Quota Exemptions

Oral Answers to Questions — Employment – in the House of Commons at 12:00 am on 18th July 1989.

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Photo of Mr Jack Ashley Mr Jack Ashley , Stoke-on-Trent South 12:00 am, 18th July 1989

To ask the Secretary of State for Employment what guidelines are issued to his Department's staff regarding the distribution of quota exemption permits to employers.

Photo of Mr John Lee Mr John Lee , Pendle

Instructions to disablement resettlement officers require them to consider the availability of suitably registered disabled people, and the degree of commitment shown by employers towards meeting their obligations under the Disabled Persons (Employment) Act 1944.

Photo of Mr Jack Ashley Mr Jack Ashley , Stoke-on-Trent South

Does the Minister recognise that more than three quarters of firms do not fulfil their quota obligation to ensure that disabled people make up 3 per cent. of their work force? Is he aware that more than half of those firms receive a permit from the Department to enable them to evade their responsibilities to disabled people? Does the Minister accept that the Department is showering firms with permits as though they were confetti—18,500 of them—making a mockery of the quota system? The Minister should advocate granting permits only in exceptional circumstances when there are no disabled people available to do the job, which is not so today, with two thirds of disabled people looking for jobs.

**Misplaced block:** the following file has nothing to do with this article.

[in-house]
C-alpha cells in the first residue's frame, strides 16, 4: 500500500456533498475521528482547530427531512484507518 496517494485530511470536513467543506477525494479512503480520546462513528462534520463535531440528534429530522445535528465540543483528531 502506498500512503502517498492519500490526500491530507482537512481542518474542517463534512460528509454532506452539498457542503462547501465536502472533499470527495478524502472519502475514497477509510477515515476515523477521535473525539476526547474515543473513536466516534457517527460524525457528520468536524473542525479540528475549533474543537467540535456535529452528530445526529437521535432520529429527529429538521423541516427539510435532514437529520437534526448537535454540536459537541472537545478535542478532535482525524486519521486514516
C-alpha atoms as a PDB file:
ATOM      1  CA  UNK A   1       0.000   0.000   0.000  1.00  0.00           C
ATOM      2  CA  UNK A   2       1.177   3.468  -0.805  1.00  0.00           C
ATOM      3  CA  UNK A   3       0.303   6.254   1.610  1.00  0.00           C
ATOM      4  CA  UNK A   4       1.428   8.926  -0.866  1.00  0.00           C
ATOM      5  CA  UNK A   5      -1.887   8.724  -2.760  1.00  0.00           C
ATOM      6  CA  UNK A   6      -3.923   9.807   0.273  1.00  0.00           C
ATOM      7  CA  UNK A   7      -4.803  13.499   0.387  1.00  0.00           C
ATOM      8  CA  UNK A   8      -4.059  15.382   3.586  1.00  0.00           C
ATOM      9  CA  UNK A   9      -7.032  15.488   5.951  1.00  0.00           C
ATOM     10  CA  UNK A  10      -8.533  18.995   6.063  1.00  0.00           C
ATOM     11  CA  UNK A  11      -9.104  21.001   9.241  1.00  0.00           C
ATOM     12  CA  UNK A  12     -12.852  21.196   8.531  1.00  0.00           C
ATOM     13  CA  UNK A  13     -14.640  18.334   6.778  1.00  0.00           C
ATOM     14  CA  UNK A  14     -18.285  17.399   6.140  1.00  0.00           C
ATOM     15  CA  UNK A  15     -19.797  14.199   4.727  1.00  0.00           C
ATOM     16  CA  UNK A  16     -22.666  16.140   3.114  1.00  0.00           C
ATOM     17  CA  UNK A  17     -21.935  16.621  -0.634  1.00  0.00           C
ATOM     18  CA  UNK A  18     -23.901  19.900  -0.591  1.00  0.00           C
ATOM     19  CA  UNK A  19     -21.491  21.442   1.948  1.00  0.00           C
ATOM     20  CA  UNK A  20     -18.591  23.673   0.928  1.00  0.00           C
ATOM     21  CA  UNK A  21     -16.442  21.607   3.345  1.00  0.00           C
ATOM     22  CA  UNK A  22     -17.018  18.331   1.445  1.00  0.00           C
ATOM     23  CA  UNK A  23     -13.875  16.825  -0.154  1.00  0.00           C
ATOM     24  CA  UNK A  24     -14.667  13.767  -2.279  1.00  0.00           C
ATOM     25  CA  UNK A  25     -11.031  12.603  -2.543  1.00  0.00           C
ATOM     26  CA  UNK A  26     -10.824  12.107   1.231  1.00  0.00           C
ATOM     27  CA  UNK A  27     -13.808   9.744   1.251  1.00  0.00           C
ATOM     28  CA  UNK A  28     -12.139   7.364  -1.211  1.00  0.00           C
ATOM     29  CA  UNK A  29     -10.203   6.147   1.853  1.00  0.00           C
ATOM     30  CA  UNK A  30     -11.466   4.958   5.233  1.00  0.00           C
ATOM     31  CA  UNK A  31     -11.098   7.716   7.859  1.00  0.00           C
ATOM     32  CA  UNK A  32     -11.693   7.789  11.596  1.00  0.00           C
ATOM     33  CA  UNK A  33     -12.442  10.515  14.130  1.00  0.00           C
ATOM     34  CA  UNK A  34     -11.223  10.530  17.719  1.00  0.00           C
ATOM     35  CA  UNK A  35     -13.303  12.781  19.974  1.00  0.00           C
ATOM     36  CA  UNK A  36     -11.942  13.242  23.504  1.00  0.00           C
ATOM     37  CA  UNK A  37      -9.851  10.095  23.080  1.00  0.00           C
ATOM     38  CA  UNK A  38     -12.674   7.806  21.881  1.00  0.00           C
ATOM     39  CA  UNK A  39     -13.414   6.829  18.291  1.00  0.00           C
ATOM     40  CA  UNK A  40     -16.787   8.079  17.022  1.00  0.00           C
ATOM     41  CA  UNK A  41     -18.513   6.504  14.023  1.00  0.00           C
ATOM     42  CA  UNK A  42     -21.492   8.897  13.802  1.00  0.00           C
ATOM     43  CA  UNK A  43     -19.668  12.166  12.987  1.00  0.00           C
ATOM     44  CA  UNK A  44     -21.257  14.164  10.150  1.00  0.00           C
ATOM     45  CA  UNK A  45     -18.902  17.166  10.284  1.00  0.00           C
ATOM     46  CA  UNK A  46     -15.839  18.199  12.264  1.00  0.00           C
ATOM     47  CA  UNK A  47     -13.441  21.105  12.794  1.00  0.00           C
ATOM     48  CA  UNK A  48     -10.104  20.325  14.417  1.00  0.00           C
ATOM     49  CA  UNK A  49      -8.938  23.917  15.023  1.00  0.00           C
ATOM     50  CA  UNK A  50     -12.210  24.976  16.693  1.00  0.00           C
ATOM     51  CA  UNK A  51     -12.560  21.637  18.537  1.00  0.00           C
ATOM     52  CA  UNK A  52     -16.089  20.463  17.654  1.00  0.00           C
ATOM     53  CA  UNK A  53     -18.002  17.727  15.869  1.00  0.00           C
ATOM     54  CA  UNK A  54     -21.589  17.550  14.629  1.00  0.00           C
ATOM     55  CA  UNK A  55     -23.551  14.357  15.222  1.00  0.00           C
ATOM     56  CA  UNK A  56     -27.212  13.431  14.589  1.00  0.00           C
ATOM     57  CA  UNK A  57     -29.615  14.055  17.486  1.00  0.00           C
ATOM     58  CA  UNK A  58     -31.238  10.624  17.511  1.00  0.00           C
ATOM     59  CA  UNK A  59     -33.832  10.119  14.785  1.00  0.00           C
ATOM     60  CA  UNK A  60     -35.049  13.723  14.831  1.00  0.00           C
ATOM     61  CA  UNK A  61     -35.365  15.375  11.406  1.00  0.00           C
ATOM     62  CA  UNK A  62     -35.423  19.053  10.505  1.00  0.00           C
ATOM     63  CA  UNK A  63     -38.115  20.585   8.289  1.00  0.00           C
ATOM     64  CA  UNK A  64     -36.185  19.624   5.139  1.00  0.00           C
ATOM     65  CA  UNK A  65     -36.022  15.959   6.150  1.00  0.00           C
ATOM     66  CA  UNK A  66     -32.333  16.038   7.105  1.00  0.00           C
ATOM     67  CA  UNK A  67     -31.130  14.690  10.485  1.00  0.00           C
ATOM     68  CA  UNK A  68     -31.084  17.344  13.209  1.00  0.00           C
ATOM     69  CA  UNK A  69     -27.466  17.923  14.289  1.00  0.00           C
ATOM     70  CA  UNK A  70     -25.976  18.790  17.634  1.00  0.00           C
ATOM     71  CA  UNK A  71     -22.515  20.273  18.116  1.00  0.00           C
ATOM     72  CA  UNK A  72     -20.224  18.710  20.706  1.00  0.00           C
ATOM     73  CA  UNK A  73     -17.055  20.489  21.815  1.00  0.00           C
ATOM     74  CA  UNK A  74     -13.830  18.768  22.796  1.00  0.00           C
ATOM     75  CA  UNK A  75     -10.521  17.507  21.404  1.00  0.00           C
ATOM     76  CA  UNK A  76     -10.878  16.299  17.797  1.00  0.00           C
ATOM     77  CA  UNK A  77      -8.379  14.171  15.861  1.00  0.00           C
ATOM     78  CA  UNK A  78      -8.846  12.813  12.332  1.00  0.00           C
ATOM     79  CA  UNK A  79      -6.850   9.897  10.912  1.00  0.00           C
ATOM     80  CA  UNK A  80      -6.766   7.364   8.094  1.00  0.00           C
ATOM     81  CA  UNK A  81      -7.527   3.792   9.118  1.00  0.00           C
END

Photo of Mr John Lee Mr John Lee , Pendle

The right hon. Gentleman will know that we are examining the quota system as part of our wider review. The first draft of the review document is with Ministers now. The right hon. Gentleman said that we had been showering permits on firms. In fact, as the right hon. Gentleman knows, the numbers have been constant for some years.

Photo of David Evennett David Evennett , Erith and Crayford

Will my hon. Friend examine ways in which the public sector can increase the number of disabled people who are employed?

Photo of Mr John Lee Mr John Lee , Pendle

We are always doing just what my hon. Friend suggests and I also stress that the Government have spent substantial amounts of money on help for the disabled—about£220 million in mainstream employment terms and a further £128 million on specific programmes in 1988–89.

Photo of Robert Wareing Robert Wareing , Liverpool, West Derby

Would it not make more sense if. instead of making threats about abolishing the quota system, the Minister made a positive attempt to ensure that the system worked? For example, when will the number of disablement resettlement officers be restored to its 1979 level? Should not the Minister be keen to help disabled people rather than trying to ruin the existing system which is being destroyed by his Government's policies through the Department's allocation of permits?

Photo of Mr John Lee Mr John Lee , Pendle

As I have said, the Government are spending a substantial amount in trying to help disabled people in a host of ways. I resent the hon. Gentleman's claim that we are threatening the quota system. That is far from the truth. I am saying only that the quota system is being examined sensibly as part of our overall review. In addition, I draw the hon. Gentleman's attention to the fact that the Public Accounts Committee questioned the quota system and pointed out that it was costing £1·4 million to administer.

Photo of Mr Jonathan Sayeed Mr Jonathan Sayeed , Bristol East

Does my hon. Friend agree that surveys show that disabled people give loyal, capable and consistent service? Will his Department point out to employers just how valuable disabled people are and encourage them to employ more, voluntarily?

Photo of Mr John Lee Mr John Lee , Pendle

My hon. Friend is absolutely right. We believe in a policy of promoting the employment of disabled people by good practice rather than by legislation and with the increasing tightening of the labour market there are greater opportunities than ever before for the employment of disabled people.